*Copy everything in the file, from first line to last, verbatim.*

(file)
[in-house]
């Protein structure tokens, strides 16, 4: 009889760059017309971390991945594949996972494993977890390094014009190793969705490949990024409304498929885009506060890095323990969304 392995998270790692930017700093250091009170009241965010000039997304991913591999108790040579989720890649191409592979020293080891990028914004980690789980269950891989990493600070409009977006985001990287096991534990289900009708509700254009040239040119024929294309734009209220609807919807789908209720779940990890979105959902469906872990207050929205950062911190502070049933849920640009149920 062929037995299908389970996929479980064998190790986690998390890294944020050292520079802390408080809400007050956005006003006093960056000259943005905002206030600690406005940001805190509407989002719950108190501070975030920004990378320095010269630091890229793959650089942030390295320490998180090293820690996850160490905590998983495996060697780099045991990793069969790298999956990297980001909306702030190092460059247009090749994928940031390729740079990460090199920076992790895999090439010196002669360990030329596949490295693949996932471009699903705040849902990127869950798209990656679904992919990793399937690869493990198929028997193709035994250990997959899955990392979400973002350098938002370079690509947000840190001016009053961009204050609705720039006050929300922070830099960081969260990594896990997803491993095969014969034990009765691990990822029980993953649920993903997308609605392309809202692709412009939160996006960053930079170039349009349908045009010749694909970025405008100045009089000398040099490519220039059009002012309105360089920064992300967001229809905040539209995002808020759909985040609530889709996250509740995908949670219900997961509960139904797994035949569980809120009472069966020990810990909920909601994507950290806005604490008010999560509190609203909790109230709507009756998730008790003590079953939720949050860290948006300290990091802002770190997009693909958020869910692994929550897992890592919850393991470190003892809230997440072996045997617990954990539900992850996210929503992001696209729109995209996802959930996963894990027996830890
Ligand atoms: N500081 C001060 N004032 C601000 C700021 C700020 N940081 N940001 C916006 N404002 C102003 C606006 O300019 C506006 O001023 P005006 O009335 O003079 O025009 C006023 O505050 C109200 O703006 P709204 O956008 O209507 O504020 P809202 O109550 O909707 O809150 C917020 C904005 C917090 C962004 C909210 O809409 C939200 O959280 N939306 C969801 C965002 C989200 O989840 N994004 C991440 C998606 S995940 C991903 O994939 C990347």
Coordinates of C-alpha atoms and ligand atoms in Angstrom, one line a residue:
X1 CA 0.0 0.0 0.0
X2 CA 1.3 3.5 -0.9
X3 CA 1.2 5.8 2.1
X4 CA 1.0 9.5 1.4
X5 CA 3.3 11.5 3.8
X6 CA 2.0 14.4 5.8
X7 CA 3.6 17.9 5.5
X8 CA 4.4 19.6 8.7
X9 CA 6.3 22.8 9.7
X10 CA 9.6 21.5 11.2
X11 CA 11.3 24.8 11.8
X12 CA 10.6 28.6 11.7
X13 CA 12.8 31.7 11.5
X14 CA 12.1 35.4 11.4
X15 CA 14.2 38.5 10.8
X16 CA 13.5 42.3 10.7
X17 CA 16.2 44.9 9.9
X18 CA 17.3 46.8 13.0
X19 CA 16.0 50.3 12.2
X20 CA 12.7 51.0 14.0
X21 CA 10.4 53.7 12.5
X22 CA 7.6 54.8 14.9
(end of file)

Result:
[in-house]
């Protein structure tokens, strides 16, 4: 009889760059017309971390991945594949996972494993977890390094014009190793969705490949990024409304498929885009506060890095323990969304 392995998270790692930017700093250091009170009241965010000039997304991913591999108790040579989720890649191409592979020293080891990028914004980690789980269950891989990493600070409009977006985001990287096991534990289900009708509700254009040239040119024929294309734009209220609807919807789908209720779940990890979105959902469906872990207050929205950062911190502070049933849920640009149920 062929037995299908389970996929479980064998190790986690998390890294944020050292520079802390408080809400007050956005006003006093960056000259943005905002206030600690406005940001805190509407989002719950108190501070975030920004990378320095010269630091890229793959650089942030390295320490998180090293820690996850160490905590998983495996060697780099045991990793069969790298999956990297980001909306702030190092460059247009090749994928940031390729740079990460090199920076992790895999090439010196002669360990030329596949490295693949996932471009699903705040849902990127869950798209990656679904992919990793399937690869493990198929028997193709035994250990997959899955990392979400973002350098938002370079690509947000840190001016009053961009204050609705720039006050929300922070830099960081969260990594896990997803491993095969014969034990009765691990990822029980993953649920993903997308609605392309809202692709412009939160996006960053930079170039349009349908045009010749694909970025405008100045009089000398040099490519220039059009002012309105360089920064992300967001229809905040539209995002808020759909985040609530889709996250509740995908949670219900997961509960139904797994035949569980809120009472069966020990810990909920909601994507950290806005604490008010999560509190609203909790109230709507009756998730008790003590079953939720949050860290948006300290990091802002770190997009693909958020869910692994929550897992890592919850393991470190003892809230997440072996045997617990954990539900992850996210929503992001696209729109995209996802959930996963894990027996830890
Ligand atoms: N500081 C001060 N004032 C601000 C700021 C700020 N940081 N940001 C916006 N404002 C102003 C606006 O300019 C506006 O001023 P005006 O009335 O003079 O025009 C006023 O505050 C109200 O703006 P709204 O956008 O209507 O504020 P809202 O109550 O909707 O809150 C917020 C904005 C917090 C962004 C909210 O809409 C939200 O959280 N939306 C969801 C965002 C989200 O989840 N994004 C991440 C998606 S995940 C991903 O994939 C990347």
Coordinates of C-alpha atoms and ligand atoms in Angstrom, one line a residue:
X1 CA 0.0 0.0 0.0
X2 CA 1.3 3.5 -0.9
X3 CA 1.2 5.8 2.1
X4 CA 1.0 9.5 1.4
X5 CA 3.3 11.5 3.8
X6 CA 2.0 14.4 5.8
X7 CA 3.6 17.9 5.5
X8 CA 4.4 19.6 8.7
X9 CA 6.3 22.8 9.7
X10 CA 9.6 21.5 11.2
X11 CA 11.3 24.8 11.8
X12 CA 10.6 28.6 11.7
X13 CA 12.8 31.7 11.5
X14 CA 12.1 35.4 11.4
X15 CA 14.2 38.5 10.8
X16 CA 13.5 42.3 10.7
X17 CA 16.2 44.9 9.9
X18 CA 17.3 46.8 13.0
X19 CA 16.0 50.3 12.2
X20 CA 12.7 51.0 14.0
X21 CA 10.4 53.7 12.5
X22 CA 7.6 54.8 14.9